The Arkansas Supreme Court late on Wednesday stayed the execution of Stacey Johnson, one of two inmates due to die yesterday, and returned his case to the trial court for reconsideration of potential DNA evidence, handing the state another obstacle as it tried to execute eight prisoners in 11 days.
Minutes later a state circuit judge granted a temporary restraining order barring the state from using one of three drugs employed in its execution protocol.
The order was requested by McKesson Medical-Surgical, which has accused the state of obtaining the drug, pancuronium bromide, under false pretenses.
McKesson said it would not have sold the drug to the Arkansas prison system had it known it would be used in executions. The company is demanding that the drug either be returned or impounded.
Arkansas officials have said they are unable to obtain the necessary drug from any other source and have acknowledged in court papers that should McKesson prevail, all pending executions would be effectively blocked.
The state had planned to execute the inmates in four pairs over 11 days. The sentences of three of the prisoners were stayed in earlier proceedings.
Arkansas Attorney General Leslie Rutledge said through her spokesman, Judd Deere, that she would appeal the restraining order to the state Supreme Court.
An appeal of Johnson’s stay of execution was undecided, Deere said.
Pending before the US Supreme Court is an appeal by all eight inmates, who contend the compressed execution schedule increased the likelihood of a botched execution and that one of the three drugs — midazolam — has been proven ineffective in rendering unconsciousness prior to administration of the two lethal agents.
A federal appeals court had rejected their arguments after a district judge had sustained them.
The executions set for yesterday would have been the first in Arkansas in a dozen years, and the eight together would have been the most for any state in as a short a period since the US death penalty was reinstated in 1976.
Arkansas Governor Asa Hutchinson set the unprecedented schedule due to one of the drugs in the state’s lethal injection mix expiring at the end of the month.
He said on Wednesday he was “both surprised and disappointed” by the delays.
Johnson was convicted of the 1993 murder and sexual assault of Carol Heath. Prosecutors said he beat, strangled and slit Heath’s throat while her six-year-old daughter watched.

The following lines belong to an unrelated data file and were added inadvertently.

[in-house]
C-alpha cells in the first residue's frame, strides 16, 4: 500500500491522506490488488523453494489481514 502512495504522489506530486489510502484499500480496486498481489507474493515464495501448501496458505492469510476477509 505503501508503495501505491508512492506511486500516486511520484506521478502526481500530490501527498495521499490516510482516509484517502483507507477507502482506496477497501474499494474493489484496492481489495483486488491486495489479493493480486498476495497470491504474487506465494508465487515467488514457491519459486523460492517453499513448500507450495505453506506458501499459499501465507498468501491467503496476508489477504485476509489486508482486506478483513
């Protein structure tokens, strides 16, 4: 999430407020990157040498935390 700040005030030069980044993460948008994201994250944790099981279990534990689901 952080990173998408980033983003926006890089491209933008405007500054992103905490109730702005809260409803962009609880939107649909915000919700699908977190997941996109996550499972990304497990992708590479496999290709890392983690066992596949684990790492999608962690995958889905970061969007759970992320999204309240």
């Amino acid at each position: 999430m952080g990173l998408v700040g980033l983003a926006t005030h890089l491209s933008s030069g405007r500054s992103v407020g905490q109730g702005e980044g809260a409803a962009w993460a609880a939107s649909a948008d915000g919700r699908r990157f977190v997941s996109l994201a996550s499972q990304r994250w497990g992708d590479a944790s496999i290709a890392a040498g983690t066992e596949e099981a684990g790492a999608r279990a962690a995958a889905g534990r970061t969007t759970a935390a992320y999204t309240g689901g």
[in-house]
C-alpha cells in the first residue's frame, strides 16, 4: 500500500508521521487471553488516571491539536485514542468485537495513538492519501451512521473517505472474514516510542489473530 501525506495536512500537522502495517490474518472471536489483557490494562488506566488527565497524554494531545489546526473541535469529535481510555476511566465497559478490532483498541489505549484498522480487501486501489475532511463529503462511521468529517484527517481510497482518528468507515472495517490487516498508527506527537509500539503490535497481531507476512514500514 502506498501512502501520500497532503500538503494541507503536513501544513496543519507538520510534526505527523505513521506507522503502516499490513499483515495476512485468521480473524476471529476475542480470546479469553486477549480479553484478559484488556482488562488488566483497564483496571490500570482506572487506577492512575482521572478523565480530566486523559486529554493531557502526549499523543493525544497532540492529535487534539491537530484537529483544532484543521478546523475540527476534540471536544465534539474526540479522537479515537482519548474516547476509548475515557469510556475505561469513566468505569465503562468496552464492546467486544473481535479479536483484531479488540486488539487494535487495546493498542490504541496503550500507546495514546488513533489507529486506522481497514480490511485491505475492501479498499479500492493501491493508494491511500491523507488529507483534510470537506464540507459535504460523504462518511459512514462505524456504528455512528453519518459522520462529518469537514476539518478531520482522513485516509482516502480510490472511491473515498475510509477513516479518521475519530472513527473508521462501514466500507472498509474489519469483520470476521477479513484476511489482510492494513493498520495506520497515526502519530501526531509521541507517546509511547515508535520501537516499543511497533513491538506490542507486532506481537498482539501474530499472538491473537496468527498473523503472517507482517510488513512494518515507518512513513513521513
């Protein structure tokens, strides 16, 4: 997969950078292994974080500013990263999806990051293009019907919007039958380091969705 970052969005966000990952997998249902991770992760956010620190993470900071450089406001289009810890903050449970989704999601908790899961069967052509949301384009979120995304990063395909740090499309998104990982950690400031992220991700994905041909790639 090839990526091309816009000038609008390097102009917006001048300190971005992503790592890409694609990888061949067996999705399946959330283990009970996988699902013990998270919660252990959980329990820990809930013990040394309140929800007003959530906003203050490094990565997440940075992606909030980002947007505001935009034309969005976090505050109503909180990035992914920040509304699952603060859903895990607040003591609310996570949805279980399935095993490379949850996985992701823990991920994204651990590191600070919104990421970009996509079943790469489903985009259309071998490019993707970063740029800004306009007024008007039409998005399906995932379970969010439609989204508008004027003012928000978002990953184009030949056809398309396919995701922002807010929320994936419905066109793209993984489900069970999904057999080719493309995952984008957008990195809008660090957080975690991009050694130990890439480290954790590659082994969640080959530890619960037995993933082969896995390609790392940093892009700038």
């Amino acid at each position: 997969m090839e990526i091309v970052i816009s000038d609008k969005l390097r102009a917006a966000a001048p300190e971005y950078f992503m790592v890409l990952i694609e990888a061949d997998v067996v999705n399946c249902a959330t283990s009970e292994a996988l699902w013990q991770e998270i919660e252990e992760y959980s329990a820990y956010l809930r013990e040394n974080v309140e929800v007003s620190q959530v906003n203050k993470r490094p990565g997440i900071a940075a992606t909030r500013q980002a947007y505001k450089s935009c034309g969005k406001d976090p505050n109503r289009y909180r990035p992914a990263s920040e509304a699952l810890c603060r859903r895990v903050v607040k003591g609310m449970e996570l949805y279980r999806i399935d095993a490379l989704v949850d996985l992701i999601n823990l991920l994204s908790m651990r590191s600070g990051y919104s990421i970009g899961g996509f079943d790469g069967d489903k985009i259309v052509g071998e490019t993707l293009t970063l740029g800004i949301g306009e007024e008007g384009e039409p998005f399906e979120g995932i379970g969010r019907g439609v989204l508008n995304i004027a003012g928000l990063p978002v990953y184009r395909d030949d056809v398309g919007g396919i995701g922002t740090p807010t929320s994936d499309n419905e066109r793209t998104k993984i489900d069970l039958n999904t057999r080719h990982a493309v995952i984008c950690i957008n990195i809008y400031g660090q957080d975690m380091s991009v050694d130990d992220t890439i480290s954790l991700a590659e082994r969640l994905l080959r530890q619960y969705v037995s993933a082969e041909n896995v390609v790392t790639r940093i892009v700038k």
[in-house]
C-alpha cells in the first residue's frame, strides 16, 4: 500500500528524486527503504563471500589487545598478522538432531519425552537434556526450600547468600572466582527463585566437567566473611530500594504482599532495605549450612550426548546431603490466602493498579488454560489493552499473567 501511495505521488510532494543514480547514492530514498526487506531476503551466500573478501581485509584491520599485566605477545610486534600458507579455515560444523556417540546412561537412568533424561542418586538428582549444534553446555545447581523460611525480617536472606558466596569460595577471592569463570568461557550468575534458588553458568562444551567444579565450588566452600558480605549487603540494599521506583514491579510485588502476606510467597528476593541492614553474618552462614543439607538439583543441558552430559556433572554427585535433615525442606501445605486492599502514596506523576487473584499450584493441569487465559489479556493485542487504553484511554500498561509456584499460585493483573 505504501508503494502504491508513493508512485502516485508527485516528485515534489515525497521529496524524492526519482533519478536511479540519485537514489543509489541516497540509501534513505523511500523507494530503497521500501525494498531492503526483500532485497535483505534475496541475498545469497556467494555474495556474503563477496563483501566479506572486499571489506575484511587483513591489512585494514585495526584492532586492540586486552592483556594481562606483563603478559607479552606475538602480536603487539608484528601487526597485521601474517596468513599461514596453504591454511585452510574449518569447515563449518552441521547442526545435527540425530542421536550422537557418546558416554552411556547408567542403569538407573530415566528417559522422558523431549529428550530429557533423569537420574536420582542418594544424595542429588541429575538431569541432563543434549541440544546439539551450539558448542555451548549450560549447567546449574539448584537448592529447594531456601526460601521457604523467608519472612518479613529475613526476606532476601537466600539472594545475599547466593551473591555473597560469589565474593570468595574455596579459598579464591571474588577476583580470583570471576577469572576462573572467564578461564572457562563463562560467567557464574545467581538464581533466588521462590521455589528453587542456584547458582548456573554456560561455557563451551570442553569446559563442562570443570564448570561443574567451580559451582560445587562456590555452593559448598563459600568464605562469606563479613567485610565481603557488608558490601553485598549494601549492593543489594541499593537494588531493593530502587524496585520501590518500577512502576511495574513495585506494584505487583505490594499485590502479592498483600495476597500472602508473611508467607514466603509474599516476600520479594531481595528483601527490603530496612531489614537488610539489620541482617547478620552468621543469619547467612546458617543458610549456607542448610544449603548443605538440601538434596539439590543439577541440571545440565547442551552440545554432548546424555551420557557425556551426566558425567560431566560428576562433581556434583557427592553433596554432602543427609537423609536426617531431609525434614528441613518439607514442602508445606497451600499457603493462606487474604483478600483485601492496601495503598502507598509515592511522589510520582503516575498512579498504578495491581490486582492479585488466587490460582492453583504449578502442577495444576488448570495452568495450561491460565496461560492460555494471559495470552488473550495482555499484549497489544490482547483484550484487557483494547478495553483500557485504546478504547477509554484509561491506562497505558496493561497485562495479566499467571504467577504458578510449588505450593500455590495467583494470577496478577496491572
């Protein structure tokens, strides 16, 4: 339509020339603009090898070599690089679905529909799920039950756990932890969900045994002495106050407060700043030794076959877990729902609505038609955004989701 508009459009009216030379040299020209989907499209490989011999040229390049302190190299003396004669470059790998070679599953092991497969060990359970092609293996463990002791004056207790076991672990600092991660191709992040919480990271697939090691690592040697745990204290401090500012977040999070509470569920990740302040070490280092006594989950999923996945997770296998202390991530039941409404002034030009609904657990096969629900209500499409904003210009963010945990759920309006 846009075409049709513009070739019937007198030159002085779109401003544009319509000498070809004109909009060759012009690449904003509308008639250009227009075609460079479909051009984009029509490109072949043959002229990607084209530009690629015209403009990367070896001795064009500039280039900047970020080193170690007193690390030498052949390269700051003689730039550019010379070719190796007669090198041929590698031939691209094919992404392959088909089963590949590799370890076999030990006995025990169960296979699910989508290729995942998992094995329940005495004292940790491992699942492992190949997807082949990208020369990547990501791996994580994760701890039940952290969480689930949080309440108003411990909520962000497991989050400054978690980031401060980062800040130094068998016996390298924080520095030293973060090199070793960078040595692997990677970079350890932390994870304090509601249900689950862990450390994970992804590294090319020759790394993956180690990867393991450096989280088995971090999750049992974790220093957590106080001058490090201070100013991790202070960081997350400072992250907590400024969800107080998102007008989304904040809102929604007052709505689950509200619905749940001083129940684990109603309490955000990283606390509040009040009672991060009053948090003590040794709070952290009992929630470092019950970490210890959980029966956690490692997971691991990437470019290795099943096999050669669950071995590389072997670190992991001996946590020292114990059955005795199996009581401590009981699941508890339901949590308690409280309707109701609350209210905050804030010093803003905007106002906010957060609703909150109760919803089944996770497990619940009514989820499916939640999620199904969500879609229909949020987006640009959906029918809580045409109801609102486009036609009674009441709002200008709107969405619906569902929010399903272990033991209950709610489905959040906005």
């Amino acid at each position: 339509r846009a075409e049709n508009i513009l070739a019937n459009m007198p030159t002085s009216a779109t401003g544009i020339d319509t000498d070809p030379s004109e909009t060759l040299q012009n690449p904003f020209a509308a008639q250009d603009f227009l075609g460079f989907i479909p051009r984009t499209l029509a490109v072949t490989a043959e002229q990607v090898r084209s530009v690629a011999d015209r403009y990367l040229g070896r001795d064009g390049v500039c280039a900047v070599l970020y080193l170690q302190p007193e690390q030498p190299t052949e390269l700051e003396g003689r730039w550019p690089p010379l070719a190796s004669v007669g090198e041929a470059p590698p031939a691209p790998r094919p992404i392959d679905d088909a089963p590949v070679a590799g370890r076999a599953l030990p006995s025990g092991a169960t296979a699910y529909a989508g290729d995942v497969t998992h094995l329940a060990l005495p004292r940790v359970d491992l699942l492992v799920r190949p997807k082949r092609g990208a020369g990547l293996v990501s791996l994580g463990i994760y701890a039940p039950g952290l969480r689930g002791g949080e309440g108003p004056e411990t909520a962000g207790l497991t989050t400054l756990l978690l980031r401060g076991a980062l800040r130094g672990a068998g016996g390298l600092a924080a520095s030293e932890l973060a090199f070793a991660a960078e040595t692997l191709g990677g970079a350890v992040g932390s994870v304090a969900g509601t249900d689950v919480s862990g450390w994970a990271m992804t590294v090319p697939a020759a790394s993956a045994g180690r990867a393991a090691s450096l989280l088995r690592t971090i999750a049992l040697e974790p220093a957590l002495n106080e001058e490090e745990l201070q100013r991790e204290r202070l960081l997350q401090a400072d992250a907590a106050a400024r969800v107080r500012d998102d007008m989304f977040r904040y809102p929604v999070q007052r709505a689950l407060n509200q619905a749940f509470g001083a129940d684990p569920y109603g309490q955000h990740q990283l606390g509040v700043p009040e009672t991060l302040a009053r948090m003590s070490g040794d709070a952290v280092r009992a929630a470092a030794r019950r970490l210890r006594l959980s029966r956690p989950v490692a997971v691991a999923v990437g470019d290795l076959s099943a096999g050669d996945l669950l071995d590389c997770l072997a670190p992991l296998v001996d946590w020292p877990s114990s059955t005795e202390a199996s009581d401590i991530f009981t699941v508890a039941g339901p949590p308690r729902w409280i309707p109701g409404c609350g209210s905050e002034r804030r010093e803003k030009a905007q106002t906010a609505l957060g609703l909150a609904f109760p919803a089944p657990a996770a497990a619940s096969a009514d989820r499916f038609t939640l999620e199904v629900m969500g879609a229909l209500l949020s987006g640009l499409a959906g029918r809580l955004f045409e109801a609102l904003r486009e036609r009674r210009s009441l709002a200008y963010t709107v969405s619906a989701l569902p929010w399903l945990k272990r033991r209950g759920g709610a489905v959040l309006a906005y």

Johnson’s lawyers said experts have proven the child’s testimony was unreliable. They also said the execution should be put on hold to allow for newer types of DNA testing that were previously unavailable.
“Today’s techniques are much more sophisticated and precise than the methods used before trial,” attorney Jeff Rosenzweig said after the ruling. “We think it will go a long way toward exonerating him.”
Rutledge said in a statement that the decision would be upsetting to Heath’s family.
Lee was convicted of beating Debra Reese to death with a tire iron in 1993. On Tuesday, a state judge denied a motion from Lee’s lawyers for DNA testing.
EVOLVING SITUATION: Of the latest cases, 23 percent were found to be asymptomatic, but the coronavirus strain in Da Nang is more contagious, authorities said A COVID-19 outbreak that began in the Vietnamese city of Da Nang more than a week ago has spread to at least four city factories with a combined workforce of about 3,700, state media reported yesterday. Four cases were found at the plants in different industrial parks in the central city that collectively employ 77,000 people, the Lao Dong newspaper said. Vietnam, praised widely for its decisive measures to combat the novel coronavirus since it first appeared in late January, is battling new clusters of infection having gone for more than three months without detecting any domestic transmissions. Authorities yesterday reported one new
‘COVIDIOTS’: Politicians condemned the protest that came amid surging infections in the country, while a marcher said government-induced fear weakened the body Loudly chanting their opposition to masks and vaccines, thousands of people on Saturday gathered in Berlin to protest against COVID-19 restrictions before being dispersed by police. Police put turnout at about 20,000 — well below the 500,000 organizers had announced as they urged a “day of freedom” from months of virus curbs. Despite Germany’s comparatively low toll, authorities are concerned at a rise in infections over the past few weeks and politicians took to social media to criticize the rally as irresponsible. “We are the second wave,” shouted the crowd, a mixture of hard left and right and conspiracy theorists, as they converged
A cat that went missing on a family holiday on the shores of Loch Lomond, Scotland, has been identified 12 years later. Tortoiseshell-and-white Georgie spent October half term in 2008 with her owners at the Rowardennan campsite, but vanished as they were due to return home to Greater Manchester, England. After a search of the site the Davies family departed without Georgie, hoping the three-year-old microchipped feline would be located by someone. Over the intervening 12 years, she remained close to the Queen Elizabeth Forest Park site, being fed and cared for by campsite staff and holidaymakers. After the COVID-19 pandemic hit and lockdown
Three Micronesian sailors stranded on a remote Pacific island have been found alive and well after a rescue team spotted their giant SOS message written into the sand on a beach. Australian and US military aircraft found the three men on tiny Pikelot island, nearly 200km west of where they had set off. Rescuers said that the men were “in good condition” with no significant injuries. The men had been missing for three days after their 7m skiff ran out of fuel and strayed off course. Authorities in the US territory of Guam raised the alarm on Saturday after the men failed to complete